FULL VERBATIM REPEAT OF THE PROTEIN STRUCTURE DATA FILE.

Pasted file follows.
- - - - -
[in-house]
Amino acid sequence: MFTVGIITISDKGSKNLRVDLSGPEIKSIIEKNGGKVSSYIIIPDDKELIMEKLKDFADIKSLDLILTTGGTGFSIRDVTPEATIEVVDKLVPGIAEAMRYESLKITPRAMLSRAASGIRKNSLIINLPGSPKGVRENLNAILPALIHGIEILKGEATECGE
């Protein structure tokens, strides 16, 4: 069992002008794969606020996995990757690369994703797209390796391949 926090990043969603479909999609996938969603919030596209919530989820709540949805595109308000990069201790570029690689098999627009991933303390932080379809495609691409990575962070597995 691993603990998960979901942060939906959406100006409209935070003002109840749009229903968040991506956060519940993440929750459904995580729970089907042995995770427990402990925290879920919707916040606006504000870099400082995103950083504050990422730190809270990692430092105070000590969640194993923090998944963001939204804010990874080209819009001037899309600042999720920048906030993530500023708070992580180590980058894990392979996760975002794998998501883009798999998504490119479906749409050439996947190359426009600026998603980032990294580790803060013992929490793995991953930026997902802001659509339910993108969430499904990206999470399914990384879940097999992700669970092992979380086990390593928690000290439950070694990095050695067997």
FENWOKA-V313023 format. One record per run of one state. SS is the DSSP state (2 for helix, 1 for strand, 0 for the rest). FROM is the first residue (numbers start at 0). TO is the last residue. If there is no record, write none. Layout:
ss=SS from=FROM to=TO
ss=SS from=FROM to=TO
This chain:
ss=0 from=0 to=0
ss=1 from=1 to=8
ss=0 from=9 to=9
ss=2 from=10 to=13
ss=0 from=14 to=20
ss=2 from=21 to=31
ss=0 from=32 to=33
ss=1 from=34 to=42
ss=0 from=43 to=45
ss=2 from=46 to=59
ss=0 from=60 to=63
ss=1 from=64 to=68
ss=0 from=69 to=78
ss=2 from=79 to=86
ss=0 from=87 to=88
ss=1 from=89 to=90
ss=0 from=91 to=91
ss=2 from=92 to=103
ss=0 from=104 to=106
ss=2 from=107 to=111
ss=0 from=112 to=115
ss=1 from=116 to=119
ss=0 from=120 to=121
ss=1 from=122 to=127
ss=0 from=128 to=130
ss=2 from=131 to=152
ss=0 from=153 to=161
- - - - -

[in-house]
Amino acid sequence: MFTVGIITISDKGSKNLRVDLSGPEIKSIIEKNGGKVSSYIIIPDDKELIMEKLKDFADIKSLDLILTTGGTGFSIRDVTPEATIEVVDKLVPGIAEAMRYESLKITPRAMLSRAASGIRKNSLIINLPGSPKGVRENLNAILPALIHGIEILKGEATECGE
């Protein structure tokens, strides 16, 4: 069992002008794969606020996995990757690369994703797209390796391949 926090990043969603479909999609996938969603919030596209919530989820709540949805595109308000990069201790570029690689098999627009991933303390932080379809495609691409990575962070597995 691993603990998960979901942060939906959406100006409209935070003002109840749009229903968040991506956060519940993440929750459904995580729970089907042995995770427990402990925290879920919707916040606006504000870099400082995103950083504050990422730190809270990692430092105070000590969640194993923090998944963001939204804010990874080209819009001037899309600042999720920048906030993530500023708070992580180590980058894990392979996760975002794998998501883009798999998504490119479906749409050439996947190359426009600026998603980032990294580790803060013992929490793995991953930026997902802001659509339910993108969430499904990206999470399914990384879940097999992700669970092992979380086990390593928690000290439950070694990095050695067997």
FENWOKA-V313023 format. One record per run of one state. SS is the DSSP state (2 for helix, 1 for strand, 0 for the rest). FROM is the first residue (numbers start at 0). TO is the last residue. If there is no record, write none. Layout:
ss=SS from=FROM to=TO
ss=SS from=FROM to=TO
This chain:
ss=0 from=0 to=0
ss=1 from=1 to=8
ss=0 from=9 to=9
ss=2 from=10 to=13
ss=0 from=14 to=20
ss=2 from=21 to=31
ss=0 from=32 to=33
ss=1 from=34 to=42
ss=0 from=43 to=45
ss=2 from=46 to=59
ss=0 from=60 to=63
ss=1 from=64 to=68
ss=0 from=69 to=78
ss=2 from=79 to=86
ss=0 from=87 to=88
ss=1 from=89 to=90
ss=0 from=91 to=91
ss=2 from=92 to=103
ss=0 from=104 to=106
ss=2 from=107 to=111
ss=0 from=112 to=115
ss=1 from=116 to=119
ss=0 from=120 to=121
ss=1 from=122 to=127
ss=0 from=128 to=130
ss=2 from=131 to=152
ss=0 from=153 to=161